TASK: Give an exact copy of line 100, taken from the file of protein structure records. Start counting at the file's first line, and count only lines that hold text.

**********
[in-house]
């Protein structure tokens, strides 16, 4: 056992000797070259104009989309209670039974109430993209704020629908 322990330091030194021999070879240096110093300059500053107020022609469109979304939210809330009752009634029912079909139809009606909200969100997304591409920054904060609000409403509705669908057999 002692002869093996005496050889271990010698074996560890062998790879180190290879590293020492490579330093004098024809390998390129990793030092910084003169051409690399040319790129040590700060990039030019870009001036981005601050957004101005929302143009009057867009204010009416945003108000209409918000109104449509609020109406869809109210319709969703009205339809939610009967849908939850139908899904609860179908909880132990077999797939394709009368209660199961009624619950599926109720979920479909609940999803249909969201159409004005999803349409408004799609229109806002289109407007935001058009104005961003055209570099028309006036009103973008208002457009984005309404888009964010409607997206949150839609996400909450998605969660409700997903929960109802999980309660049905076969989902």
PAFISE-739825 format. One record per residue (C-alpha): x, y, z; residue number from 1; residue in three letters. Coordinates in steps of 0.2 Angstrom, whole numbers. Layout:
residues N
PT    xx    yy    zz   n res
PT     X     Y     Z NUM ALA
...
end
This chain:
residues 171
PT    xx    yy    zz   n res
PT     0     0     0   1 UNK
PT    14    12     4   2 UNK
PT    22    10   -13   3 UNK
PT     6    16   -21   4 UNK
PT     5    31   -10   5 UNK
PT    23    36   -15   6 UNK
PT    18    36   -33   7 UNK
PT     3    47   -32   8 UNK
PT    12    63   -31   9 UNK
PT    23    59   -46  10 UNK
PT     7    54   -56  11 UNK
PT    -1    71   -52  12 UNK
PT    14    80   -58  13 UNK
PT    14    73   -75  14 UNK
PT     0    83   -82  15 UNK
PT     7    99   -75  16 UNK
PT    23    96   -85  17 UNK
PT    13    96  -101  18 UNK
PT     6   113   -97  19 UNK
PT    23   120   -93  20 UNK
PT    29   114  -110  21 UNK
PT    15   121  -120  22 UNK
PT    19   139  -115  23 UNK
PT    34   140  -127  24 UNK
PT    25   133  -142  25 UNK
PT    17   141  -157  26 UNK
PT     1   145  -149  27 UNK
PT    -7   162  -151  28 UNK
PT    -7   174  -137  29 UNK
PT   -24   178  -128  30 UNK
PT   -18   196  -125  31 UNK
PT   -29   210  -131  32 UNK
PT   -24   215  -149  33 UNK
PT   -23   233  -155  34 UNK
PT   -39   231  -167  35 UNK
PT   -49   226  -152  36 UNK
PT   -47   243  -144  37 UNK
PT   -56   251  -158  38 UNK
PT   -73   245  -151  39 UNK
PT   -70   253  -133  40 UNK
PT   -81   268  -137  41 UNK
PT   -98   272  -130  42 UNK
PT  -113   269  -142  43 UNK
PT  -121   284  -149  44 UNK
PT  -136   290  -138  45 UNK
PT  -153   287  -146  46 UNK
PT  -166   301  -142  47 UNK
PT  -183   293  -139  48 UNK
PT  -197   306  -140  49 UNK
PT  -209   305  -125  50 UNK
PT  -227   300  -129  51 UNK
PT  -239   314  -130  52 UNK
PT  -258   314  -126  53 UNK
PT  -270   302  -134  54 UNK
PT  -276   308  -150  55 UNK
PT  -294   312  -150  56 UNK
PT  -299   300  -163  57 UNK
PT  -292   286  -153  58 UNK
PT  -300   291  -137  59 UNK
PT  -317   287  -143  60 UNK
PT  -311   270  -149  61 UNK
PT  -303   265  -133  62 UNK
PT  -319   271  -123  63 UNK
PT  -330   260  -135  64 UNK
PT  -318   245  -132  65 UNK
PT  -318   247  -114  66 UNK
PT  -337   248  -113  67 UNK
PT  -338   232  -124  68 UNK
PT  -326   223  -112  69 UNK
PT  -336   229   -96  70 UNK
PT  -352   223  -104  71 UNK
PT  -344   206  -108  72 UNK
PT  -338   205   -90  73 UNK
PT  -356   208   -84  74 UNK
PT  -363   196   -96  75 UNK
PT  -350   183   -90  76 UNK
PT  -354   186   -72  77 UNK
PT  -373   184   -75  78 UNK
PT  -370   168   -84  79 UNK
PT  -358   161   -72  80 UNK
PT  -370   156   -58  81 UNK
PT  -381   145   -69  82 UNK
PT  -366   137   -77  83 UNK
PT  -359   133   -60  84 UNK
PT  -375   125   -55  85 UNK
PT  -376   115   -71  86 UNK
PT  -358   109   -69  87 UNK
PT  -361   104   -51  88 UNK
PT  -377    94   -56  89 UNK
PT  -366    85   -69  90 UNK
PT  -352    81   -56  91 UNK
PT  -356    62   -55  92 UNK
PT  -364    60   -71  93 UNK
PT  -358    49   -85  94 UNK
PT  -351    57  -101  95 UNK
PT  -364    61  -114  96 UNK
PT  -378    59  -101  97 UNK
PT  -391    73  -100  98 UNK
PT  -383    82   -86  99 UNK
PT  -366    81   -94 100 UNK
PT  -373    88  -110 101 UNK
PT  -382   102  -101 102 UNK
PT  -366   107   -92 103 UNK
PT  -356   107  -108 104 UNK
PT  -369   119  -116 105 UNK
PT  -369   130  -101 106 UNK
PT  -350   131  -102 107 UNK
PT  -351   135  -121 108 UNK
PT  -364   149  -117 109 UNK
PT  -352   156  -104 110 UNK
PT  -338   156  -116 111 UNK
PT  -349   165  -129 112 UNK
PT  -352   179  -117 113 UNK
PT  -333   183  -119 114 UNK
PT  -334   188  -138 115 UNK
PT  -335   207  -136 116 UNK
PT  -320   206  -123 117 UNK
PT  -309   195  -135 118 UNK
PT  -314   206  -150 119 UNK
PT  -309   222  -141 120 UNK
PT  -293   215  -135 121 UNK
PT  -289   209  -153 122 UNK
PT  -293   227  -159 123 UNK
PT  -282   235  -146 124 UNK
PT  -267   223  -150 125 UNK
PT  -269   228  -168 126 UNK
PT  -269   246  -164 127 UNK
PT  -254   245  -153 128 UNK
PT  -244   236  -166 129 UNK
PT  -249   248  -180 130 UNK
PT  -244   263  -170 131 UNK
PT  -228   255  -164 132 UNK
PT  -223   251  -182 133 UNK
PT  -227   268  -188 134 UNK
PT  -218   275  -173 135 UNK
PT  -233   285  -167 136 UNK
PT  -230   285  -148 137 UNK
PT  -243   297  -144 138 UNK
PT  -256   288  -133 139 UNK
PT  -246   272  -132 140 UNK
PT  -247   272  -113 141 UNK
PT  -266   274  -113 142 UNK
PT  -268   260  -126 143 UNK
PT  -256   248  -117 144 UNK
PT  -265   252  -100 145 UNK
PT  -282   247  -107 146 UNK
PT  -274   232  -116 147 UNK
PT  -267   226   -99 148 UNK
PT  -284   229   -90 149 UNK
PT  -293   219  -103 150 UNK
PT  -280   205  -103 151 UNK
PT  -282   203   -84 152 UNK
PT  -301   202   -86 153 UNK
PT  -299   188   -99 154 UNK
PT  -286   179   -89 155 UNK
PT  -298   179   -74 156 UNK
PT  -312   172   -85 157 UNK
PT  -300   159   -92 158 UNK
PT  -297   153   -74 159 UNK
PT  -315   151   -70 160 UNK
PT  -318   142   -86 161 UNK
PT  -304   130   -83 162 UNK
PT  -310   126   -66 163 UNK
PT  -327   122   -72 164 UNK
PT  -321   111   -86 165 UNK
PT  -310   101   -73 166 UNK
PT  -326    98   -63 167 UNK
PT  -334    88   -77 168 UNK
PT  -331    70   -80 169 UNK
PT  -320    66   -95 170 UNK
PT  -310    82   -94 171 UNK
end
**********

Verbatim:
PT  -377    94   -56  89 UNK